Tilton: ‘Don’t bet against me’

HAI Convention News » 2008
February 25, 2008, 4:58 PM

MD Helicopters CEO Lynn Tilton is not one to mince words, and in her address at the company’s media conference here yesterday she made no exception.

The outspoken Tilton defended the company that she assumed control of in 2005 while taking to task naysayers and critics and outlining the most recent steps being taken to return MDHI to profitability.

When Tilton’s investment firm Patriarch Partners acquired MD Helicopters, the manufacturer might not have been belly up with a stake through its heart, but it was very close. At the time, and frequently since, industry insiders and some media have openly criticized the acquisition, and Tilton personally for some of her decisions.

Yesterday, Tilton was unapologetic and made her opinion clear with regard to the critics, whom she accused of failing to tell the truth. “It doesn’t hurt me,” she said. “But you hurt my company and you hurt my customers.

“Let me introduce you to the truth,” she added, offering up her own vision for the company’s future.

She described the new MD Power program, announced at Heli-Expo, as the best “comprehensive support plan [representing] a new standard in the industry.”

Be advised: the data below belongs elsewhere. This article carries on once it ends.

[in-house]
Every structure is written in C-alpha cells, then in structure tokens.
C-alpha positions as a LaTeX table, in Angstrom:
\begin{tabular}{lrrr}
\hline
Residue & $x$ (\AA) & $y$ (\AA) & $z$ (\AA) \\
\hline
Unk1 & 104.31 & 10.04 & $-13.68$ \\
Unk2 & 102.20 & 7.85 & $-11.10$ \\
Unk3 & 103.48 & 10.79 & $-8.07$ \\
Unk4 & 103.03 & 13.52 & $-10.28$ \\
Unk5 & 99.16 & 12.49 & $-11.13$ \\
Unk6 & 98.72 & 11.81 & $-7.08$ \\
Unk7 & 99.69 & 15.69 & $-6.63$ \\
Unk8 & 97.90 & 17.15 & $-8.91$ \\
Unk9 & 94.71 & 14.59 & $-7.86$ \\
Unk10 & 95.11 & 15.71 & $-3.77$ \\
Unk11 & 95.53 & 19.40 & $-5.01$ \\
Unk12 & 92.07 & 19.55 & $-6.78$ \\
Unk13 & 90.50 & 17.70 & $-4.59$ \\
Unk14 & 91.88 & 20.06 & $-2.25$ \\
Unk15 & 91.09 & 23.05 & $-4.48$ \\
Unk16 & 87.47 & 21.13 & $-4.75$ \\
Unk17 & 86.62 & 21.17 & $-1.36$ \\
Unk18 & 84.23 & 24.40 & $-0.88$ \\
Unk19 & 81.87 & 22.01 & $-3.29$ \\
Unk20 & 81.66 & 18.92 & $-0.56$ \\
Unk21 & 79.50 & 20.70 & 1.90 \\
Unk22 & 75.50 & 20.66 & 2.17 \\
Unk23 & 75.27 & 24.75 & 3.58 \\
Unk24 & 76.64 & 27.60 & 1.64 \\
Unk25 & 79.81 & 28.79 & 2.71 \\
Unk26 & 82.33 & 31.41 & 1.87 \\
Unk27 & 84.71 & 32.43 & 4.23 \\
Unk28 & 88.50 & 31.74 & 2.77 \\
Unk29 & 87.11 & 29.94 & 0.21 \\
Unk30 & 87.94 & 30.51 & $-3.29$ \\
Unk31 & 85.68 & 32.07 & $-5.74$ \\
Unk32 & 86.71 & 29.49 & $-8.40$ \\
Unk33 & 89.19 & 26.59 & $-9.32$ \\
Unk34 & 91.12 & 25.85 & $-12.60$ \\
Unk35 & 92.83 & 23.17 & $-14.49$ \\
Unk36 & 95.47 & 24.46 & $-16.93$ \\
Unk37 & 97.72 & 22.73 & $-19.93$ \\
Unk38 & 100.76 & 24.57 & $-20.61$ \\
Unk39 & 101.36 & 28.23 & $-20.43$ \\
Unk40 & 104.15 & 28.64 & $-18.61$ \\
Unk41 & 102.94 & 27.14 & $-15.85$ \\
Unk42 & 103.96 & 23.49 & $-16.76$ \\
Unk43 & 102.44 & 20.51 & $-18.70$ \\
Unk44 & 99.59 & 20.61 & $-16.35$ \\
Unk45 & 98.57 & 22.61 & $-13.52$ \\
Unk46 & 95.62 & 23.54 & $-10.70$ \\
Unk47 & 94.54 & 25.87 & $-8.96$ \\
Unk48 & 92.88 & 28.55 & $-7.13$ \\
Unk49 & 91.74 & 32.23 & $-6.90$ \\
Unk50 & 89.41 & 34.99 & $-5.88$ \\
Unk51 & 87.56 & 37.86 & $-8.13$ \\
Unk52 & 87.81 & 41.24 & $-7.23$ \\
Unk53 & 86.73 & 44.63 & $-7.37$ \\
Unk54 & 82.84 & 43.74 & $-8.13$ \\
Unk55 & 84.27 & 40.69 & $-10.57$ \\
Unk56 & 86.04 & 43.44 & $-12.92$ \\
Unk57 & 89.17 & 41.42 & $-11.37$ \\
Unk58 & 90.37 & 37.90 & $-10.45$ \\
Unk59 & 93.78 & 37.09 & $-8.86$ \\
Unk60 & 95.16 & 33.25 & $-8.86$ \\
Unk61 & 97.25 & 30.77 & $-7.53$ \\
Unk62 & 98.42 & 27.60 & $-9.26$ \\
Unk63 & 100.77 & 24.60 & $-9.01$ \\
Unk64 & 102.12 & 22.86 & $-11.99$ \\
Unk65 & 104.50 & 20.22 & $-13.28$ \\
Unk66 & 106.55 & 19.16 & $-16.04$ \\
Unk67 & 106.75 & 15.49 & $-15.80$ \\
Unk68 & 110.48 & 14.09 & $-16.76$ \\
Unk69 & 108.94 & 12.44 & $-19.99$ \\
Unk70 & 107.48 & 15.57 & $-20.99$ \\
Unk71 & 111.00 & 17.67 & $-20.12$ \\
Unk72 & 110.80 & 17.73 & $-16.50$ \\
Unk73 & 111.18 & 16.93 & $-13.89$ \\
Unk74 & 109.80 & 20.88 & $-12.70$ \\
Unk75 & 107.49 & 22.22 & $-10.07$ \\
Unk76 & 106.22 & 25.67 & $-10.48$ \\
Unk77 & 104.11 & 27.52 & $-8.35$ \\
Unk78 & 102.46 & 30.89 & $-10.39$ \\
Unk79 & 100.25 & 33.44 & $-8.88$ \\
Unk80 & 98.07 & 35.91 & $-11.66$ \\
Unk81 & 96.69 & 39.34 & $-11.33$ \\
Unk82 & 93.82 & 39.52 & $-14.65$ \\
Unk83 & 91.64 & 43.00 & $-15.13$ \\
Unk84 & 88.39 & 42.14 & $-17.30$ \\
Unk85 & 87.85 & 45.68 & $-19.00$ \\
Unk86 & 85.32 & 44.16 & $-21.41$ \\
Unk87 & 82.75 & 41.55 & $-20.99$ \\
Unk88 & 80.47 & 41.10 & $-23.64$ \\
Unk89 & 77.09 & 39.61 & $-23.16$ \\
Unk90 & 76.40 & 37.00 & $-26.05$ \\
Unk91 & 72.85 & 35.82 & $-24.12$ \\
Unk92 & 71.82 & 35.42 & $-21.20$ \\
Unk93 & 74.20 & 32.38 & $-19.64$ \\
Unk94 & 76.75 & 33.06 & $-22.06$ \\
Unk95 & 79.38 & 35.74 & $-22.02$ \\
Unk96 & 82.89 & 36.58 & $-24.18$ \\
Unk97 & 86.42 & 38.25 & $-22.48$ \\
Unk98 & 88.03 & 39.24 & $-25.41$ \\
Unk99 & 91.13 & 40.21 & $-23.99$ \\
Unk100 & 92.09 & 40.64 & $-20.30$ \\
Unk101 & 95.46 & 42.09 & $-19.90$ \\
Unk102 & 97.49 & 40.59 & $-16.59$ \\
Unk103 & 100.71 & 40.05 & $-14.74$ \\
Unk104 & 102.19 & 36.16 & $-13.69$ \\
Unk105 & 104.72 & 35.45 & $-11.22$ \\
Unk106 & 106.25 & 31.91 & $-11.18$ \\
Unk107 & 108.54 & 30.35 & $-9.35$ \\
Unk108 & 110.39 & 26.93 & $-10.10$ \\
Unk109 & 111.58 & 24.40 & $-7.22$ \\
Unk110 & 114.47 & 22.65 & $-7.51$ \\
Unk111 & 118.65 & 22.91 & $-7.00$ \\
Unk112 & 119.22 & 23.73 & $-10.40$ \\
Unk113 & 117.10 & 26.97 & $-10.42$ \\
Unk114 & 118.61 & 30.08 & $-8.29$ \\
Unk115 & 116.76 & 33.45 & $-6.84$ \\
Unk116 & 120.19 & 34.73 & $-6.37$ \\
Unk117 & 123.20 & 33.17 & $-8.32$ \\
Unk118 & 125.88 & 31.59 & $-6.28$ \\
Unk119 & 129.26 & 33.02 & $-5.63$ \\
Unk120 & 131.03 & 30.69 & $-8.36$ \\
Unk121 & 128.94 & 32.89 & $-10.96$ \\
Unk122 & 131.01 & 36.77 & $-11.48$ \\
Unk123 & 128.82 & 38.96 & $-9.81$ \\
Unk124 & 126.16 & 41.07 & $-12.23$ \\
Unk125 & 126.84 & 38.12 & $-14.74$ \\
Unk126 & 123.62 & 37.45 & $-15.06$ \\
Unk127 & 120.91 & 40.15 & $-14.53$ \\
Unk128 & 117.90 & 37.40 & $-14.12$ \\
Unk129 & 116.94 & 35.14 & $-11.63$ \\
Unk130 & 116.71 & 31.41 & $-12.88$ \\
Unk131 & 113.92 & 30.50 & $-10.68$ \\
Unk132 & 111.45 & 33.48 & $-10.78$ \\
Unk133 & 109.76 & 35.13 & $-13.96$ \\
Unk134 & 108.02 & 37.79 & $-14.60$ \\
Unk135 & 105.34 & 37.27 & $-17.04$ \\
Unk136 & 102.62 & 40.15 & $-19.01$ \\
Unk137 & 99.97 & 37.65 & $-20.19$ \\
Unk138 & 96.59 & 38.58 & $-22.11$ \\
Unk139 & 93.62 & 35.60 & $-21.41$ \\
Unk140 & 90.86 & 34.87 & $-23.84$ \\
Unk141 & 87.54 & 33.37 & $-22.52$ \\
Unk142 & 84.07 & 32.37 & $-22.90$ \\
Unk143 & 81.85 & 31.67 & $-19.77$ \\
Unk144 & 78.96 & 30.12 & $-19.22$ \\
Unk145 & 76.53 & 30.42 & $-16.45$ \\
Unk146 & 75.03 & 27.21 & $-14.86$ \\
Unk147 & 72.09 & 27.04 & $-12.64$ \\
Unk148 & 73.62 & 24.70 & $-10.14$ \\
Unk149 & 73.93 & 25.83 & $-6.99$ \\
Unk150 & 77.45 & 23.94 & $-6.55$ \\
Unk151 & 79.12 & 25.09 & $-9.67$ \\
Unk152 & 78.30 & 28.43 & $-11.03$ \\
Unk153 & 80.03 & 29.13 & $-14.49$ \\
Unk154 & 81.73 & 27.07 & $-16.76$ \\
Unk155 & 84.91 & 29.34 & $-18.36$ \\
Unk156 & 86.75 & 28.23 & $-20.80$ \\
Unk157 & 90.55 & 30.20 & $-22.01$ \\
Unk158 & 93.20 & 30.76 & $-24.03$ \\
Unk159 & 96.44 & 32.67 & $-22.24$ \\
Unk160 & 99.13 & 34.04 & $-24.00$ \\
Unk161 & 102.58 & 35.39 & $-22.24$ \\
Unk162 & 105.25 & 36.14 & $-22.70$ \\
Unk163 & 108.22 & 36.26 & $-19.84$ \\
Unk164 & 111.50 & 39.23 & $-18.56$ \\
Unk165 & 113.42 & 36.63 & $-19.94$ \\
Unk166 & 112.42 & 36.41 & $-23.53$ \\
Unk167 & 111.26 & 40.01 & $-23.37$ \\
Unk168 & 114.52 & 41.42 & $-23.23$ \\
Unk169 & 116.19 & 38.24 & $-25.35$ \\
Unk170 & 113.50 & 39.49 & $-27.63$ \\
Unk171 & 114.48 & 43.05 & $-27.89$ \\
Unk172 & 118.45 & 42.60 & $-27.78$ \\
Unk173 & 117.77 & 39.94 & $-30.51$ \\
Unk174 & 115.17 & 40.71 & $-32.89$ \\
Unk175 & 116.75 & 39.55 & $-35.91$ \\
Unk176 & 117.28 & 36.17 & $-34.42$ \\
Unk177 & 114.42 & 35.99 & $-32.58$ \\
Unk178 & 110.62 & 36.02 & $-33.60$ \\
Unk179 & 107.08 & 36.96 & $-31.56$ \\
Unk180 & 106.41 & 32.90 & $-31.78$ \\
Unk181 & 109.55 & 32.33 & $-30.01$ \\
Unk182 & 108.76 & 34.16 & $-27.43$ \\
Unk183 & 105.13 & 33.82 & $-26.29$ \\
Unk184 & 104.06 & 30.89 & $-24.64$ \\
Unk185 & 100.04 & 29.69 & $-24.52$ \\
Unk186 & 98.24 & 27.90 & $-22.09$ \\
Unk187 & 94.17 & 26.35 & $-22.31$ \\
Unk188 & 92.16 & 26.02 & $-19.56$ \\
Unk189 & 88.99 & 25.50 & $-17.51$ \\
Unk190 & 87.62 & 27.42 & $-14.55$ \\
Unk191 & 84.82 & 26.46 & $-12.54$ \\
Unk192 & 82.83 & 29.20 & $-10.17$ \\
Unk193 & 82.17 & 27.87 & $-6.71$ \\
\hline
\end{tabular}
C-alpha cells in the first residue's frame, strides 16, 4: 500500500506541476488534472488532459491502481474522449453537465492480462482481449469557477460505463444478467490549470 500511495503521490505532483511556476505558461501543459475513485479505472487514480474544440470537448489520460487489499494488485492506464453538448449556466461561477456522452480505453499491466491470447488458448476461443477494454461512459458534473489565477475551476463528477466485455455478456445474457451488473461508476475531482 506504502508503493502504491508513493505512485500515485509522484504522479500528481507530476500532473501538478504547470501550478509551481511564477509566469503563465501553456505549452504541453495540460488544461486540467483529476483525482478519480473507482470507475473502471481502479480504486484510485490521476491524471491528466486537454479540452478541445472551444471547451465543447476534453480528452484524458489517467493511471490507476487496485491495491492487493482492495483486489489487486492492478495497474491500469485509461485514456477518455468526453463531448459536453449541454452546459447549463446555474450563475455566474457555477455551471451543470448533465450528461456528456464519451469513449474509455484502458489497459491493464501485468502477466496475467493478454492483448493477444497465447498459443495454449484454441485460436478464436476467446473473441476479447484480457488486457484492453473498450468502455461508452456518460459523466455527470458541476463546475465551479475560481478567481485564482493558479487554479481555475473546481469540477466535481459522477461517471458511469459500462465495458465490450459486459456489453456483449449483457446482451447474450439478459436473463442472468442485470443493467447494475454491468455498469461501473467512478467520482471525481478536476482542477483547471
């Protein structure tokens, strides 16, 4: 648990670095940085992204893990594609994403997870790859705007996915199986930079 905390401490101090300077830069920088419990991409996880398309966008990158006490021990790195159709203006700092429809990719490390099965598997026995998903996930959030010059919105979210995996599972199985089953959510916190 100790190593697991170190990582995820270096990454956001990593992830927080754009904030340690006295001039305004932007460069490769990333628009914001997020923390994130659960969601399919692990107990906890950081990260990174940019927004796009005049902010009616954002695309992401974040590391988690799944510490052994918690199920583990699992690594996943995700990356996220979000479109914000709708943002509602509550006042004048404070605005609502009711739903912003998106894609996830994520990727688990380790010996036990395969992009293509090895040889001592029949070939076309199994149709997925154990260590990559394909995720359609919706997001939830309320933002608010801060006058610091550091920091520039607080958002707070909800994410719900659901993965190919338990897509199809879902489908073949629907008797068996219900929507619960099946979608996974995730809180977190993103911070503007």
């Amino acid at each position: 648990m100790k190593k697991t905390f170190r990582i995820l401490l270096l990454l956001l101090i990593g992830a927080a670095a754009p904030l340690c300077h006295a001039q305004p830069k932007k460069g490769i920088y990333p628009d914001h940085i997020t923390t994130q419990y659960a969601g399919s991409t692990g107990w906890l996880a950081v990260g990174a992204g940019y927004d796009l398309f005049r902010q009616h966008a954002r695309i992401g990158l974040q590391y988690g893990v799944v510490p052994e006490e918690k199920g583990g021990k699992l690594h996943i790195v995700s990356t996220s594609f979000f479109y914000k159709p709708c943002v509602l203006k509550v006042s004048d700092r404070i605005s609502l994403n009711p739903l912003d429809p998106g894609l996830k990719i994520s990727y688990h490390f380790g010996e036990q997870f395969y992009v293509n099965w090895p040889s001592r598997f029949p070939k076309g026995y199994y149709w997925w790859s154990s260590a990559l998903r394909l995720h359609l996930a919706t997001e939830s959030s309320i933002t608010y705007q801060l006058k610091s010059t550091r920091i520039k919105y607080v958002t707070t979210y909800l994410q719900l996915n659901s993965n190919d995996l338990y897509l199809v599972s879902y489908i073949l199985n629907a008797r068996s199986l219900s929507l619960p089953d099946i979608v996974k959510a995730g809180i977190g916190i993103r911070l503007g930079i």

The plan covers parts for overhaul as well as scheduled and nonscheduled events. It is transferable to a new owner and maintains the aircraft “for all intents and purposes as a zero-time aircraft in perpetuity.” And Tilton added, “We will sell it to anyone in our installed base.”

MD has also created a separate department within its material support organization specifically for MD Power customers.

Describing MD as “the little engine that could,” Tilton went on to note a number of recent successes. Among them was the announcement at Heli-Expo of an order by California Shock Trauma Air Rescue (Calstar) for five new MD 902 emergency medical service helicopters. With options, the deal would expand to an additional 10 MD 902s over the next seven years.

The aircraft are to be delivered specially equipped for single-pilot instrument flight, night-vision compatibility and an advanced avionics safety suite.

Tilton said MD delivered 32 helicopters last year, a number that might have been 42 but for an unavailable Honeywell part that held up production. But she added that the company plans to deliver more than 60 helicopters this year, and that production will reach 10 aircraft a month in 2009 and deliveries should reach 100.

She said MD is actively moving to a vertical integration business model that is less dependent on suppliers. “Too much outsourcing creates complexity [and] we have to make it simple.” This, she explained, means forming strategic partnerships and reducing the number of suppliers from some 500 when she took over the company to about 50.

As for the rumored move away from Mesa, Ariz., Tilton said it remains in the plans, with the choice of relocation sites narrowed down to Arizona (not Mesa), Florida, Oklahoma and Texas.

In concluding, she described the MD Helicopters experience to date as “a long, hard journey [but] one that is not for the faint of heart [and] this industry is full of [cowards].”

As for those inclined to place bets, she warned, “Don’t bet against me.”

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